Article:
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MAP – The Deep End

I prefaced this blog with MAP, now we delve deeper into this centuries old hellacious bacterium. This post is more involved than the previous, you may want to come into this read bearing popcorn and a bean bag chair.

I have MAP (mycobacterium avium subspecies paratuberculosis) – an infectious bacterial disease found in increasing numbers of UC/CD patients and treated long term with antibiotics for eradication from humans. Let me reiterate, MAP is one cause of UC/CD. There is no way to tell if MAP caused my Crohn’s Colitis, but I believe it did. My exposure is difficult to pinpoint as exposure areas are widening and include water supplies, meat (not just beef), and dairy, for starters.

Humans either have a pre-disposed genetic susceptibility to this bacteria, or not; those who are pre-disposed are more likely to develop UC/CD, but not always. This genetic defect makes the MAP organism invisible (unless it is reproducing) to white blood cells (cells of the immune system), leaving them vulnerable to invasion. Not everyone with UC/CD tests positive for MAP. Anyone can be exposed to MAP, however years of research have proven that not everyone becomes infected with this bacteria: it’s not in their DNA to become infected because their immune systems recognize and destroy the organism. Some have argued that dysbiosis (gut flora imbalance) can make the immune system susceptible to invading organisms. Again, adapting, evolving MAP generally does not infect those without a pre-disposition to developing disease from MAP, yet.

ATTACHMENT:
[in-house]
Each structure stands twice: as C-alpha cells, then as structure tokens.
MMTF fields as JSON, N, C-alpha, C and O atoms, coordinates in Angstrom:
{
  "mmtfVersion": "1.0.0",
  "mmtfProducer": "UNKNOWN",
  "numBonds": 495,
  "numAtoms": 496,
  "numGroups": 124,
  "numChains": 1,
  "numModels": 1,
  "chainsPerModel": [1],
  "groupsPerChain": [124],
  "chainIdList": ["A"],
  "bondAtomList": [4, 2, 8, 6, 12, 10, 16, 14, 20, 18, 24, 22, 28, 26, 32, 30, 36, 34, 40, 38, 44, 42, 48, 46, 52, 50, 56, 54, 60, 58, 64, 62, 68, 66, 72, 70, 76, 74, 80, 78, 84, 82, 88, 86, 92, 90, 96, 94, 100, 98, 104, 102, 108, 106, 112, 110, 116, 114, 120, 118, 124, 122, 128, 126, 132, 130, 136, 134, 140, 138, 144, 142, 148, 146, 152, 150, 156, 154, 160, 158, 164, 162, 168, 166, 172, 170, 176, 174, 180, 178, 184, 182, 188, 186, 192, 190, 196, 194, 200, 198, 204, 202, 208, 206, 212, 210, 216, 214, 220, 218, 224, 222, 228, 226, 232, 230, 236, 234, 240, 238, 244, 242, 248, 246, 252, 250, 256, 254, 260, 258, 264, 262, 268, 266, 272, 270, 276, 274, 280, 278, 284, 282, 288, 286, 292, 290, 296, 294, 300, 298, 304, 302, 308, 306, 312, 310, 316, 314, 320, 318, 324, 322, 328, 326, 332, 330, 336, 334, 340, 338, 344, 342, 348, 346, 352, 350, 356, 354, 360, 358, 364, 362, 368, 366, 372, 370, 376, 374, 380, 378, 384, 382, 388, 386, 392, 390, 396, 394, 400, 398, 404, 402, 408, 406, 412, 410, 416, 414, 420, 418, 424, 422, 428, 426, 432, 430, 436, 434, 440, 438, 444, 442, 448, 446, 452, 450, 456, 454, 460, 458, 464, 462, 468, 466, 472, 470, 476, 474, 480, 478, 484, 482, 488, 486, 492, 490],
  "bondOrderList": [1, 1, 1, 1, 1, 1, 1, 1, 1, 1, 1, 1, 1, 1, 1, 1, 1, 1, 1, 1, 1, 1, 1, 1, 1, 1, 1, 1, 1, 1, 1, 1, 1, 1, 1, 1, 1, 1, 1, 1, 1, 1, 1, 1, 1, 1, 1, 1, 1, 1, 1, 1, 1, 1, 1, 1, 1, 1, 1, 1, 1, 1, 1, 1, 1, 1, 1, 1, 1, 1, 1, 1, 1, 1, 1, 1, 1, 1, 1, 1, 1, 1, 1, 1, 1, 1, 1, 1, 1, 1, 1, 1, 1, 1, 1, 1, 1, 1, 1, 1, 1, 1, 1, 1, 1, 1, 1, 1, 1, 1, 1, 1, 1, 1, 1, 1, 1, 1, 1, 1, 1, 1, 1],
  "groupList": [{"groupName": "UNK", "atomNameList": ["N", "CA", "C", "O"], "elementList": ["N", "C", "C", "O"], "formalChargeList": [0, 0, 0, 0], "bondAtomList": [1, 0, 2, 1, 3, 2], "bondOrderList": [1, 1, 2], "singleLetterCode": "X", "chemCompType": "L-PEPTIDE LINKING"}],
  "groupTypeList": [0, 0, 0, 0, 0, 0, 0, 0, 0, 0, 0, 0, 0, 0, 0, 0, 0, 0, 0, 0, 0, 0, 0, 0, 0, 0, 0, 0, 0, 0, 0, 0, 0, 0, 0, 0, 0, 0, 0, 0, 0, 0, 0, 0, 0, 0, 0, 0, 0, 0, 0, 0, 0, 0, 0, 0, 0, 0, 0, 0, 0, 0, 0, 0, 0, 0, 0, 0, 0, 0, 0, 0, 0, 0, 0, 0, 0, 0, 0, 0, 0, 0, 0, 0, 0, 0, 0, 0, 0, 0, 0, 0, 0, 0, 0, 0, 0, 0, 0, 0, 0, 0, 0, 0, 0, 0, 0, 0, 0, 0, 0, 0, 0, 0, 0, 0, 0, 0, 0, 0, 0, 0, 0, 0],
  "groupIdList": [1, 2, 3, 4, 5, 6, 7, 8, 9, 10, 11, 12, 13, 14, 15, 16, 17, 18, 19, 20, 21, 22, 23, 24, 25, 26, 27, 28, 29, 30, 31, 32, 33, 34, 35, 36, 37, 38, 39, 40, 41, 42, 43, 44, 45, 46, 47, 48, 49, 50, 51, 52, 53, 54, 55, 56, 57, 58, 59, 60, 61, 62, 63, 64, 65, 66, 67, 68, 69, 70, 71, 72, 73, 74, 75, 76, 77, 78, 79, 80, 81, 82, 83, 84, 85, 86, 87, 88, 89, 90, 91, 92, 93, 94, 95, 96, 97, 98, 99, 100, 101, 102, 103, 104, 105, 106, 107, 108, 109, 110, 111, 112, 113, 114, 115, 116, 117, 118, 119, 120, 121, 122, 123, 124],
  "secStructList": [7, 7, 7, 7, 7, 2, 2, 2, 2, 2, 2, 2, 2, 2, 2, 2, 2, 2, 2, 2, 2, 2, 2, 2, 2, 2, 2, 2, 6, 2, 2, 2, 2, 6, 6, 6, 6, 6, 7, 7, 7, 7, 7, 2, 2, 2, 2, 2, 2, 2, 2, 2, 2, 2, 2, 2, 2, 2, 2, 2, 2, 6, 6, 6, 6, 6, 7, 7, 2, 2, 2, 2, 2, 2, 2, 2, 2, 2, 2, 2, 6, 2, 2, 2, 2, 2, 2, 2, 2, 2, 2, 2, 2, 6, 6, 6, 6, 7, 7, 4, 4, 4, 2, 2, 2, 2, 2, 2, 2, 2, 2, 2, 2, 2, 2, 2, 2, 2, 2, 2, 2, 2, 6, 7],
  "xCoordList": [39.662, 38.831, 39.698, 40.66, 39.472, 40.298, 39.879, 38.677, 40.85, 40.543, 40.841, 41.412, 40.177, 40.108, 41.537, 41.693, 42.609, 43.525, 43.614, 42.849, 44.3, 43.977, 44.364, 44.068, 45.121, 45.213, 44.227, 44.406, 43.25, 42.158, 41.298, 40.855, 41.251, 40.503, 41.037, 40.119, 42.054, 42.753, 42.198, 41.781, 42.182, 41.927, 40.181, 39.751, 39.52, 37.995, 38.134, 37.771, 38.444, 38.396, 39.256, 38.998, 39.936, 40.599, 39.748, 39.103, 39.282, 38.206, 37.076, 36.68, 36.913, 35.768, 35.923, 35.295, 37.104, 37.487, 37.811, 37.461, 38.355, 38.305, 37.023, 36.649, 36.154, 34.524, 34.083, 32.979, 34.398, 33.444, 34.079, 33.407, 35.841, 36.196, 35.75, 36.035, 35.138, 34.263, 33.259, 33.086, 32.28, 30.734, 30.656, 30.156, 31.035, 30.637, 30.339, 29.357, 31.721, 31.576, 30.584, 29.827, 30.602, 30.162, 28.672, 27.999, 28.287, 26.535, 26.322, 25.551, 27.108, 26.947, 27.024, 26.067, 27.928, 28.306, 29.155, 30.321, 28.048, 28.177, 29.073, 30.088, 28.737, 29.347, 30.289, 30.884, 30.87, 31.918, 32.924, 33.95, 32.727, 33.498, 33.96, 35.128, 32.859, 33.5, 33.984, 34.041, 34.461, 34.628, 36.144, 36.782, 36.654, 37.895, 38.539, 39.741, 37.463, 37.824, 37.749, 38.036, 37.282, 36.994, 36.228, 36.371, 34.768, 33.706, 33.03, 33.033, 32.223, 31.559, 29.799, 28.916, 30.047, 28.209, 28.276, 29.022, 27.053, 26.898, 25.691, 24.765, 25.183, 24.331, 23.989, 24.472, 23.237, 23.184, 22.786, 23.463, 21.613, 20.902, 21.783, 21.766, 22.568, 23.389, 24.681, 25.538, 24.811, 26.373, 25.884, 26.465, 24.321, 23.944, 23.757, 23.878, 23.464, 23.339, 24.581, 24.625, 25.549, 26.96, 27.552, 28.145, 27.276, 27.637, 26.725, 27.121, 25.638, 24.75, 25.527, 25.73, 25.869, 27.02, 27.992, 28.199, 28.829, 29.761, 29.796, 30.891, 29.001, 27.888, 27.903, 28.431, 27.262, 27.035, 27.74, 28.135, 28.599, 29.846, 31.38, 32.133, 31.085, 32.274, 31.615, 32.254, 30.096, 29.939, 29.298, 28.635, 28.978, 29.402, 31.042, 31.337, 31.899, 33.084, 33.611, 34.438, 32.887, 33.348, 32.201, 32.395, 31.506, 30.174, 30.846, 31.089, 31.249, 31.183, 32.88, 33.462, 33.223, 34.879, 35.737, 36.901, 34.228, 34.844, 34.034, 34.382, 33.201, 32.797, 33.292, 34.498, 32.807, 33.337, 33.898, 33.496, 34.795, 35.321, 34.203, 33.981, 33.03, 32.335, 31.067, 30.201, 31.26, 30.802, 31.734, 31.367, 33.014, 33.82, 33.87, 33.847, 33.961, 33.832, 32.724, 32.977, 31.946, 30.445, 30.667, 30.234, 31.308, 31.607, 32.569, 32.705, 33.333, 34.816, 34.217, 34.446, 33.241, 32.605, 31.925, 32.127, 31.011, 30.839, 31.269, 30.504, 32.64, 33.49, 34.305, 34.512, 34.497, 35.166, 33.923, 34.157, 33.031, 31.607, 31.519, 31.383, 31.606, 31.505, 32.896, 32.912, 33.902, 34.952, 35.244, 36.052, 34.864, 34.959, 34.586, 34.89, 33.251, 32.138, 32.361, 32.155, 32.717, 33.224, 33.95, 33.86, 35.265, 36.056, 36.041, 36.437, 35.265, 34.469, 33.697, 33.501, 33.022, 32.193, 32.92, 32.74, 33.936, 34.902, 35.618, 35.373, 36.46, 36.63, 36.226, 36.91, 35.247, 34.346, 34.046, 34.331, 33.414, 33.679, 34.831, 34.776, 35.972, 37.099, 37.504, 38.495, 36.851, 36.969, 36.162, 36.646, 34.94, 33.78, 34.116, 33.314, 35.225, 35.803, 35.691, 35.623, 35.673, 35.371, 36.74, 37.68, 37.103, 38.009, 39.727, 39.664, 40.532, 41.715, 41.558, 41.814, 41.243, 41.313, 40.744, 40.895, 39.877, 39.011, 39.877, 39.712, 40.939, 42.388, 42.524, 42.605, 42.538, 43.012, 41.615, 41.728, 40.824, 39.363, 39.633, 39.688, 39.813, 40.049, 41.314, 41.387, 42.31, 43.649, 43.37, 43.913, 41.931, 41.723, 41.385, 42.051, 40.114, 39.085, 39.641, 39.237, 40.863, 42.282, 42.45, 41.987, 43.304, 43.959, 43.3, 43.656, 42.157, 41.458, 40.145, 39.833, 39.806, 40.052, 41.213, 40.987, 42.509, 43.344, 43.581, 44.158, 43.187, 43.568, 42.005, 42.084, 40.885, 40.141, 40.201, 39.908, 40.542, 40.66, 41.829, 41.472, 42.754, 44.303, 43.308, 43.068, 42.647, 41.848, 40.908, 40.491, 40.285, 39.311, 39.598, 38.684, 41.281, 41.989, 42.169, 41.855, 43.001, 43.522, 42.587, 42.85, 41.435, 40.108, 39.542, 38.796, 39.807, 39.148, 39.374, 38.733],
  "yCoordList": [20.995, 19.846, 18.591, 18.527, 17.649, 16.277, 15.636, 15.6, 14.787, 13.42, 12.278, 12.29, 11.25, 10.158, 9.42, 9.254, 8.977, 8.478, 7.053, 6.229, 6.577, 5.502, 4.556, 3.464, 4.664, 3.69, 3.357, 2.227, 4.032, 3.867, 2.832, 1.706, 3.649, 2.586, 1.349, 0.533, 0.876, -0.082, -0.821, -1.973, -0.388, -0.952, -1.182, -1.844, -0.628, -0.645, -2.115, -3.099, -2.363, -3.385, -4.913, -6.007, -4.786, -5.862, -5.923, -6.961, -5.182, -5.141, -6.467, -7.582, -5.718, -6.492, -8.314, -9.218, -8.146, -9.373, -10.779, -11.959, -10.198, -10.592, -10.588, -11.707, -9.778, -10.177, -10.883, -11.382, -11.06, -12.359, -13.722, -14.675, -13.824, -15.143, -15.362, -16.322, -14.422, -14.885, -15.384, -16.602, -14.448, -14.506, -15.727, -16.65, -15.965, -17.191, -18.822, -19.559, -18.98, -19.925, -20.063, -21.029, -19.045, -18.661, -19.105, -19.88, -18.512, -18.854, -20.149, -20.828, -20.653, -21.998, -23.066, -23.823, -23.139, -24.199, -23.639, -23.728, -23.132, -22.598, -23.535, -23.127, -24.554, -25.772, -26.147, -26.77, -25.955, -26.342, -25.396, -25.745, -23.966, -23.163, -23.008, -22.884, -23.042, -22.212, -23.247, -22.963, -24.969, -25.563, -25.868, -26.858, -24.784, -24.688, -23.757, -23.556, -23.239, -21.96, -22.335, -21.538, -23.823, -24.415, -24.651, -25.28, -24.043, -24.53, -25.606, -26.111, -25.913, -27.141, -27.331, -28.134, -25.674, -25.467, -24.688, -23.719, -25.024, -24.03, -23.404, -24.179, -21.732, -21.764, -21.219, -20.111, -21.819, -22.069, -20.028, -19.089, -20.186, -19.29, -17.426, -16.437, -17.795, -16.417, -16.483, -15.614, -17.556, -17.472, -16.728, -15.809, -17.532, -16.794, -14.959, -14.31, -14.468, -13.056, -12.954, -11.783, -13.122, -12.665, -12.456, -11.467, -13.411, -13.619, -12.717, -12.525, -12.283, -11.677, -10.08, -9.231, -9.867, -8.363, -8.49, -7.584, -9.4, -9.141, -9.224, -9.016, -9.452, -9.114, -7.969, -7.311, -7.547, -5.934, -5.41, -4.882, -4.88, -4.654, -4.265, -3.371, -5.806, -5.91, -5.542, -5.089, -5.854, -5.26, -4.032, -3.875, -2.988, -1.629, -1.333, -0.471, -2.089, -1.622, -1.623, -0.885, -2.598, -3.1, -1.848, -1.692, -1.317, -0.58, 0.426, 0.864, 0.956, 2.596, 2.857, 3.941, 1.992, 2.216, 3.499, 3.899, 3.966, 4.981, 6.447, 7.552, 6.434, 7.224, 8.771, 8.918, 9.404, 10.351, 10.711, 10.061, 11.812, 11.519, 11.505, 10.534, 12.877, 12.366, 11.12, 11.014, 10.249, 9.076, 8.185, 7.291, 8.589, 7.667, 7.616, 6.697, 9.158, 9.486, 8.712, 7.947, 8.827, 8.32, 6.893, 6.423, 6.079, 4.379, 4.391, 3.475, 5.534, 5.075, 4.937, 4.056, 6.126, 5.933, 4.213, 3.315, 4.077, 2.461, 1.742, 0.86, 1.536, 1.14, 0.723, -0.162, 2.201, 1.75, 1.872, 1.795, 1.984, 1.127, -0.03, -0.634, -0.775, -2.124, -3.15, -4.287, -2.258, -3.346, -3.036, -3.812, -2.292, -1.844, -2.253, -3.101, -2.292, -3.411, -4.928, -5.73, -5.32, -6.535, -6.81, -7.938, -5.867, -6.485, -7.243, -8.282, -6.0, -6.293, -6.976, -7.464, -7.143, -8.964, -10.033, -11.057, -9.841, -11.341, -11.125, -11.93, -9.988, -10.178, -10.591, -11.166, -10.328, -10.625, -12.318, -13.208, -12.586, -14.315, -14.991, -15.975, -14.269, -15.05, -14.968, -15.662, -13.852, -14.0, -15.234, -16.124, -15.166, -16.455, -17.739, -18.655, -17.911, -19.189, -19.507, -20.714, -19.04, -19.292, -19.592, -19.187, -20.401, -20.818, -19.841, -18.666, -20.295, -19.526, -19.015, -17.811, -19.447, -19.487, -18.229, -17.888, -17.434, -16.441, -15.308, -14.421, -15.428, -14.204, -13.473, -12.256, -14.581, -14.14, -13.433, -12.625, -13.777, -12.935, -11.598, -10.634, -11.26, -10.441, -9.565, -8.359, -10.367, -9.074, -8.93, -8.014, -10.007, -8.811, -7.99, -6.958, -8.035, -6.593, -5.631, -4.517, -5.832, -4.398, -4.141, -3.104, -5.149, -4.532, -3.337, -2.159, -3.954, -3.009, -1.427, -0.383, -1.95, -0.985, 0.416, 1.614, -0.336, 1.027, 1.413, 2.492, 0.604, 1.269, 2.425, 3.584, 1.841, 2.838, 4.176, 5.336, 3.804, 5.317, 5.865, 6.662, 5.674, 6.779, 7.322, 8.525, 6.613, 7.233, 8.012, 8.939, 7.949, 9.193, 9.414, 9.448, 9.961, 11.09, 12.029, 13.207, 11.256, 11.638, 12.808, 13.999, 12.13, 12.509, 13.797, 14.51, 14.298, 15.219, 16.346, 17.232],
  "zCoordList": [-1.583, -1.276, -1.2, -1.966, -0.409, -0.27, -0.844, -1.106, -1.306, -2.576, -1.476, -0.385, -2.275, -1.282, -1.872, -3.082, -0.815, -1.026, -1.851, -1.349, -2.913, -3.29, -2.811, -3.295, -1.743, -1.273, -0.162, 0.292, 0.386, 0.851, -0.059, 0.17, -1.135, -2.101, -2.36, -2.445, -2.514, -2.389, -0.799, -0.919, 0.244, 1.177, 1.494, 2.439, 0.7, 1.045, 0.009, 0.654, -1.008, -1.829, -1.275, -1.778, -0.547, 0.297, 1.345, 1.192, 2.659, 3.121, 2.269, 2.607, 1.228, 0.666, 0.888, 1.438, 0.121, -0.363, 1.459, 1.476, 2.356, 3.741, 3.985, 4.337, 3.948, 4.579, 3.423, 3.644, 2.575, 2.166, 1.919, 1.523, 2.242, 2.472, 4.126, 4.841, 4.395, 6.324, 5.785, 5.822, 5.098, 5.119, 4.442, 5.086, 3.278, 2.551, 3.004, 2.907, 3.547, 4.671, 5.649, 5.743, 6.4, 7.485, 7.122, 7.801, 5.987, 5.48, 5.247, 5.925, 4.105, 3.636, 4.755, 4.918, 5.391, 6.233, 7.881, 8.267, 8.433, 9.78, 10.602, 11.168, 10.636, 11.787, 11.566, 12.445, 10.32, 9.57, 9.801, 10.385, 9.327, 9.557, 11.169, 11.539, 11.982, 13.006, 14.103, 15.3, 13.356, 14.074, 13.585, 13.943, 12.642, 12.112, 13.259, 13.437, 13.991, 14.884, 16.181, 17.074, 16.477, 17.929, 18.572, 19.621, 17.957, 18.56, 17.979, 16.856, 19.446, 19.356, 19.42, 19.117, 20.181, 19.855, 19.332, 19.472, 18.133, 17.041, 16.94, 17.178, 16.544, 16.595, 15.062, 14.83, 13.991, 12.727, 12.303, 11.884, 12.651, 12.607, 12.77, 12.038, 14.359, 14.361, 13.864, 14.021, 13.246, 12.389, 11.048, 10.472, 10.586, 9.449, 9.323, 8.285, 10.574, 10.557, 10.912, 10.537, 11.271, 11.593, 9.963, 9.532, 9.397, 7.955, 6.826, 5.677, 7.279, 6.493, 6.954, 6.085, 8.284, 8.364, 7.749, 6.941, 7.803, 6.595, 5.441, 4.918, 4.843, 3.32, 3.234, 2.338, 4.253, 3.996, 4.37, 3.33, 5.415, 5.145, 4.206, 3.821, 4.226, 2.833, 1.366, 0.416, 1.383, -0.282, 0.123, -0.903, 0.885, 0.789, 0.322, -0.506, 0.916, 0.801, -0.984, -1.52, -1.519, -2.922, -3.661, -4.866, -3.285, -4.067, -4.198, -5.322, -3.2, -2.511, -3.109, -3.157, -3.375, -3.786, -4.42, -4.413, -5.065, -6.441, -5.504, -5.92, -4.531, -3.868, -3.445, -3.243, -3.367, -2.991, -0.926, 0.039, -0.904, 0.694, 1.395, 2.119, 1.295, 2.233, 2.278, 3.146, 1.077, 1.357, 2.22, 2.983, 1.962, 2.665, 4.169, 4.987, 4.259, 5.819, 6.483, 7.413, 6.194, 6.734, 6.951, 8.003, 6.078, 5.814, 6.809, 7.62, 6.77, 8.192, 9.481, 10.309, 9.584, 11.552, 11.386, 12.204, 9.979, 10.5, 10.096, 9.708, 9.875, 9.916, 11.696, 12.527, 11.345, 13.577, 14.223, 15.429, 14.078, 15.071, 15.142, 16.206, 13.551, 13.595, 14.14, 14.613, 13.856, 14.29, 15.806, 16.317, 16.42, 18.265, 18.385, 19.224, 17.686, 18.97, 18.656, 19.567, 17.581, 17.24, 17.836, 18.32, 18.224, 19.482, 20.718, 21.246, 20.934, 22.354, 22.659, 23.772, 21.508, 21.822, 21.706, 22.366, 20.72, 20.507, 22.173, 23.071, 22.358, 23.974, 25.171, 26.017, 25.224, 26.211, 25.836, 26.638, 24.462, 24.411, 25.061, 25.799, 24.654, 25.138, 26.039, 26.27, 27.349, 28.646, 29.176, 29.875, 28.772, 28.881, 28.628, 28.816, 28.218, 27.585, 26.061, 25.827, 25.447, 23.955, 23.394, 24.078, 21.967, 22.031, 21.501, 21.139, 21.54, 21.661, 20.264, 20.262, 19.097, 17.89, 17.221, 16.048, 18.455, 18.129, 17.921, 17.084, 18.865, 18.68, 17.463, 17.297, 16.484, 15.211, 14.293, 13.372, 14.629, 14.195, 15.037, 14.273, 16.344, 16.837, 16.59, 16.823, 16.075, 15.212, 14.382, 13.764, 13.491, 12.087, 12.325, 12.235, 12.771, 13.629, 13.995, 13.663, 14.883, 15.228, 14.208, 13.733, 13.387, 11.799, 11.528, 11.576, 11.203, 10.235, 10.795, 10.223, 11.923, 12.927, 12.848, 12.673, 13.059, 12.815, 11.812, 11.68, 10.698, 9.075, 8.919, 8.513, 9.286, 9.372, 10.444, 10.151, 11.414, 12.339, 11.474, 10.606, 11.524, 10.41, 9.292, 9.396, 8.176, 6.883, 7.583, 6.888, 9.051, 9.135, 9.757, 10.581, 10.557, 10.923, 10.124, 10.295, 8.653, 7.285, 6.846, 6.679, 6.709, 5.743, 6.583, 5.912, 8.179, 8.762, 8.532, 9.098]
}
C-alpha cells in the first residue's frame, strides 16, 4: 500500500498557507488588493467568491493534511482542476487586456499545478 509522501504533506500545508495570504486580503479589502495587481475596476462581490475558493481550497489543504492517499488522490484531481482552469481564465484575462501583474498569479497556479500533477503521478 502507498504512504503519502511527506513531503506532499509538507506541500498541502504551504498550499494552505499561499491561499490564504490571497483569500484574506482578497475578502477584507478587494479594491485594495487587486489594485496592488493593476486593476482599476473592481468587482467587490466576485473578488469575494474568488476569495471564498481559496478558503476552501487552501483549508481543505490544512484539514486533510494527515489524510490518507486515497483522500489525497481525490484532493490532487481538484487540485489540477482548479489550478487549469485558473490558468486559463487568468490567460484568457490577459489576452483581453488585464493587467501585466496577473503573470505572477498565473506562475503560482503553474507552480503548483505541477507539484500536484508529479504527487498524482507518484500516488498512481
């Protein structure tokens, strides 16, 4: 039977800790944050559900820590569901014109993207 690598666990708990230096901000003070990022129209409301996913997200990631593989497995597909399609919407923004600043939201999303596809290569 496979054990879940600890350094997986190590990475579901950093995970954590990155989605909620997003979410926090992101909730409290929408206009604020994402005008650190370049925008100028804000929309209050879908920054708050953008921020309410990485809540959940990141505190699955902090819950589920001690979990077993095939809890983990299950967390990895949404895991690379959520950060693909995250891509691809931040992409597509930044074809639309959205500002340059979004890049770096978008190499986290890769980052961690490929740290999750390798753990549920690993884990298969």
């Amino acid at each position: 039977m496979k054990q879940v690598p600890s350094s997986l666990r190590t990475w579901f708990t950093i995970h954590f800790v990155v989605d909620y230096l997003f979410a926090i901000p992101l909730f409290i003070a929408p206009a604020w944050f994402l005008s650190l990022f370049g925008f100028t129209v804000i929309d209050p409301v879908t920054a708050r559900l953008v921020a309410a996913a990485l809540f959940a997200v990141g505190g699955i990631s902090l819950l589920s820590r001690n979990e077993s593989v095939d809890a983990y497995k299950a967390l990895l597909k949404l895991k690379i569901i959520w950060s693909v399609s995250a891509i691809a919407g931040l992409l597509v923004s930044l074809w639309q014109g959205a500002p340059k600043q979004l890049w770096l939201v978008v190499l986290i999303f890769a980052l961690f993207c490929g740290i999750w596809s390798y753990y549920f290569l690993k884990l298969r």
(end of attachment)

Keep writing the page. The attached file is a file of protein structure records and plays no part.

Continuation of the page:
Long-term anti-biotic treatment is necessary as MAP lives within the blood stream and hides in white blood cells (WBC), to name a few. Remember that MAP is undetectable to WBC, unless it remains in the bloodstream long enough to produce and surround itself with biofilm, at which time it can reproduce; this biofilm production is recognized by WBC, signaling them towards MAP, triggering the inflammation process.

How strange that WBC can detect the biofilm of an organism within their territory, yet cannot detect the same organism once its within their own cell wall – this is how MAP wreaks havoc on our immune system; coincidentally we are all told that UC/CD is a disease process of the immune system. In actuality, our immune system is invoking its working response to this foreign invader, doing its job to knock out this bacterium, by making us sick; however, when it comes to MAP, our immune systems cannot fight alone. This medical breakthrough was recognized for years, until the 1930’s and standard protocol was to treat UC/CD as an infectious bacterial disease.

Mainstream medical are heavy proponents of biologics to suppress the immune system and keep our symptoms manageable, not cured. While these regimens have helped me and countless others short term, consider the bigger picture of low immunosurveillance; instead of supporting our immune systems in carrying out their designed purposes, we are suppressing the very means by which our bodies expel foreign invaders. Why? Because in the 1960’s, immunology, or the autoimmune theory of treating immune responses as the main cause for UC/CD, became standard teaching for mainstream medical students and continues to this day. Most students are taught to categorize UC/CD as an auto immune response and to treat that innate response by lowering the immune system’s ability to fight off infection. In other words current medical students are taught that the body is attacking its own tissue by way of overactive immune response. Quite simply, most medical students are not familiar with MAP, certainly not viewing UC/CD as a bacterial infection – because it was not within the scope of their education; this important factor is where patient advocacy comes into view. It’s up to you to either locate a qualified GI who recognizes MAP or take conclusive literature to your current GI for referral.